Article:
Seed of the Week: Wolfberry or Thornbush

Our mystery seeds from last week came from a wolfberry or thornbush, genus Lycium.

wolfberries-multiple

At least ten different species of wolfberries or thornbush grow in Arizona. Some common species are the Anderson thornbush, Lycium andersonii, Berlandier wolfberry, Lycium berlanderi, and the Fremont thornbush, Lycium fremontii.

wolfberry-berries

They are known for their lovely orange to red fruit.

wolfberry-plant

The plants can grow to be large, somewhat messy-looking shrubs.

wolfberry-flower

Regardless of their appearance, wolfberries are wonderful for wildlife gardens. Bees, butterflies and even hummingbirds will visit the purple to lavender flowers.

wolfberry-flower-and-fruit

A variety of birds and other wildlife eat the berries, which are often on the bush at the same time as the flowers.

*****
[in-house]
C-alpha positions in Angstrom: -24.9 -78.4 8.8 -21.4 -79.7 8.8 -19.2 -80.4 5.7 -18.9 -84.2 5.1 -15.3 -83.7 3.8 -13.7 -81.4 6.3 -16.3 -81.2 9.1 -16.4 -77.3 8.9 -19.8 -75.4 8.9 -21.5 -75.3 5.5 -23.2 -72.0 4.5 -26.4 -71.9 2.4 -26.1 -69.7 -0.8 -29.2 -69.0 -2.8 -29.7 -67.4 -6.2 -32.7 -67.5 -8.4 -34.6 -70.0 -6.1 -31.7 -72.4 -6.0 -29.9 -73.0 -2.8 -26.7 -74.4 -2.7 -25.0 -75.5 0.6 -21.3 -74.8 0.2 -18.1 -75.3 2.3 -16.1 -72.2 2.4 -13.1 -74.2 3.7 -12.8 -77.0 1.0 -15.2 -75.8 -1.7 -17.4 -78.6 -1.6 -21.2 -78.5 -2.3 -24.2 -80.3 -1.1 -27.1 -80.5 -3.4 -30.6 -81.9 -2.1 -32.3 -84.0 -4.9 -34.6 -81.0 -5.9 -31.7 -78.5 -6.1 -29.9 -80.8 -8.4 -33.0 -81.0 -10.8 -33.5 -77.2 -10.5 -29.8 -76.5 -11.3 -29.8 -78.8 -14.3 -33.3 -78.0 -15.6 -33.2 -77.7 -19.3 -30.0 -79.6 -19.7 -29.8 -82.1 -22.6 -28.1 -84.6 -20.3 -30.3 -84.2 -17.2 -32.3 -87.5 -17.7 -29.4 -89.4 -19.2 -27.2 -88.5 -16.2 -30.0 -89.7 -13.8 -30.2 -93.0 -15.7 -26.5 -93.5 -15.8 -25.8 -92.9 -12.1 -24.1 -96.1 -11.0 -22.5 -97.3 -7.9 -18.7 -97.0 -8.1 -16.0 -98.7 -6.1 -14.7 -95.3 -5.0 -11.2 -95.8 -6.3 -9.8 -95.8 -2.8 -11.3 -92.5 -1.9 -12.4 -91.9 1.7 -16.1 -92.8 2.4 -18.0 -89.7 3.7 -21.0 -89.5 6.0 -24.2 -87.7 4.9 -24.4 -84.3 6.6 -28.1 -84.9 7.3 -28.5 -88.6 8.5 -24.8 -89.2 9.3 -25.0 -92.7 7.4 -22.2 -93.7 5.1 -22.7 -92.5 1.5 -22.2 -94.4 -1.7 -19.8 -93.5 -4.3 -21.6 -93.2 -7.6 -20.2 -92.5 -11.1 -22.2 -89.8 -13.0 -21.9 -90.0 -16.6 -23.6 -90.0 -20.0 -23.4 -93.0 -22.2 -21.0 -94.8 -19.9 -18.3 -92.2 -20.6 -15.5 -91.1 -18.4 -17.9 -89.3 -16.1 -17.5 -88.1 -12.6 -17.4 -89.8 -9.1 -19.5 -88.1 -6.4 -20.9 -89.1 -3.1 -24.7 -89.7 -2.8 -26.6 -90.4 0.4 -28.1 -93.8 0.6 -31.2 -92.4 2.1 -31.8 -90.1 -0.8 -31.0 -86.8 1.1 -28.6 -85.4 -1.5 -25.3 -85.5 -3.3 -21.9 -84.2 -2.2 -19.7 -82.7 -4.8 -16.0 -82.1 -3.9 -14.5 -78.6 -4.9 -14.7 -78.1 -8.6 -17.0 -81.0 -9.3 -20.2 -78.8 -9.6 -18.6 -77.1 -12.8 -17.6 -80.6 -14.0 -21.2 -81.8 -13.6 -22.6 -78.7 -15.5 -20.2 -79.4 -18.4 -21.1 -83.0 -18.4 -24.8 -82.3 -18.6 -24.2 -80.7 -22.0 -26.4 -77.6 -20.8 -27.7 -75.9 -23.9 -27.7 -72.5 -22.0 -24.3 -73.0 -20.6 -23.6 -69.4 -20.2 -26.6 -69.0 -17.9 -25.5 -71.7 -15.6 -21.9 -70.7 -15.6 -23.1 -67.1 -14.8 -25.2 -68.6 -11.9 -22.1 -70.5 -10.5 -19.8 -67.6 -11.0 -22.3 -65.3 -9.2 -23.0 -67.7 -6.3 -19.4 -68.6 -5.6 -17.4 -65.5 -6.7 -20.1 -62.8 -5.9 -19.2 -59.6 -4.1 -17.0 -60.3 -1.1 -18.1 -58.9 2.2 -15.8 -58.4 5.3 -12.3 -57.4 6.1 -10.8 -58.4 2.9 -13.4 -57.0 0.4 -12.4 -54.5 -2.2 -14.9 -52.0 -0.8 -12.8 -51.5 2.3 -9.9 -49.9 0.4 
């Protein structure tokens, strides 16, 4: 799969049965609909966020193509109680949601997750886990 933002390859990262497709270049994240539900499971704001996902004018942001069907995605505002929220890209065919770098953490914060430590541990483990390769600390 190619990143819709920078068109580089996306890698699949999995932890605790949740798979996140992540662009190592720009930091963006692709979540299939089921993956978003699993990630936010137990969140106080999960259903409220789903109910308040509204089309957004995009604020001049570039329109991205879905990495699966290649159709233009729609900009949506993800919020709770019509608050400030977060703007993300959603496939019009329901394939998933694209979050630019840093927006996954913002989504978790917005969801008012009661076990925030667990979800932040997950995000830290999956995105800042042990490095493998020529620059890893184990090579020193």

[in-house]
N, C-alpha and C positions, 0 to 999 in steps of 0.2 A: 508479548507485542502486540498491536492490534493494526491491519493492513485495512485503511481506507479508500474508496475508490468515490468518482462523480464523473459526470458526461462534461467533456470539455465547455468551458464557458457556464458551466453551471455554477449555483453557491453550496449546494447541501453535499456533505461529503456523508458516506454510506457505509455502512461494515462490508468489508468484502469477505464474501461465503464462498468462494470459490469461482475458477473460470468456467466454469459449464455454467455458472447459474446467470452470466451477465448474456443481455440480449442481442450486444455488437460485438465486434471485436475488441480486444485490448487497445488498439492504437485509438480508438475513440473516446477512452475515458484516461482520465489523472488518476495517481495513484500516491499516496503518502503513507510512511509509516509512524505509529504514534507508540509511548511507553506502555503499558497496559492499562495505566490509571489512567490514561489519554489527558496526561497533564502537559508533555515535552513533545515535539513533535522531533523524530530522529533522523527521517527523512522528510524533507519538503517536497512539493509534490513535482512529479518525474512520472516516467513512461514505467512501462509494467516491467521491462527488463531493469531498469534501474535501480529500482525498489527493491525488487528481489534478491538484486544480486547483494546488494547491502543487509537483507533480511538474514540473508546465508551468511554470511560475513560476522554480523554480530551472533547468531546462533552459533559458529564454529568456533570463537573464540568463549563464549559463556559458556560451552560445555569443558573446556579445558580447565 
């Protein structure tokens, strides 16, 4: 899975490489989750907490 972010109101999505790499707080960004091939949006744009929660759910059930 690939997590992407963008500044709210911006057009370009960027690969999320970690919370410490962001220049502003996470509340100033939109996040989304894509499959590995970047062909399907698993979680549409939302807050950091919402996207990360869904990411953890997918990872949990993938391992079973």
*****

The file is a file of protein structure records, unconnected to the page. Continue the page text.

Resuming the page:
The berries of the most species are also edible for humans. In fact, two species of Lycium from Asia have been used for their medicinal properties for thousands of years.

Caution: Wolfberries are related to some plants that can be poisonous - the nightshades- which can also have red berries and purple flowers. See for example the bittersweet nightshade, Solanum dulcamara. Also, avoid unripe berries.

Wolfberries are drought tolerant and grow easily in the desert. They can be started from seeds or purchased as plants from the nursery.

If you are interested in growing wildlife-friendly low-water-use plants, give wolfberries a try!

Interested in learning more about berries that grow in the West?

wild-berries-book

Wild Berries of the West by Betty B. Derig and Margaret Fuller

Paperback: 235 pages
Publisher: Mountain Press Publishing Company (June 1, 2003)
ISBN-10: 0878424334
ISBN-13: 978-0878424337

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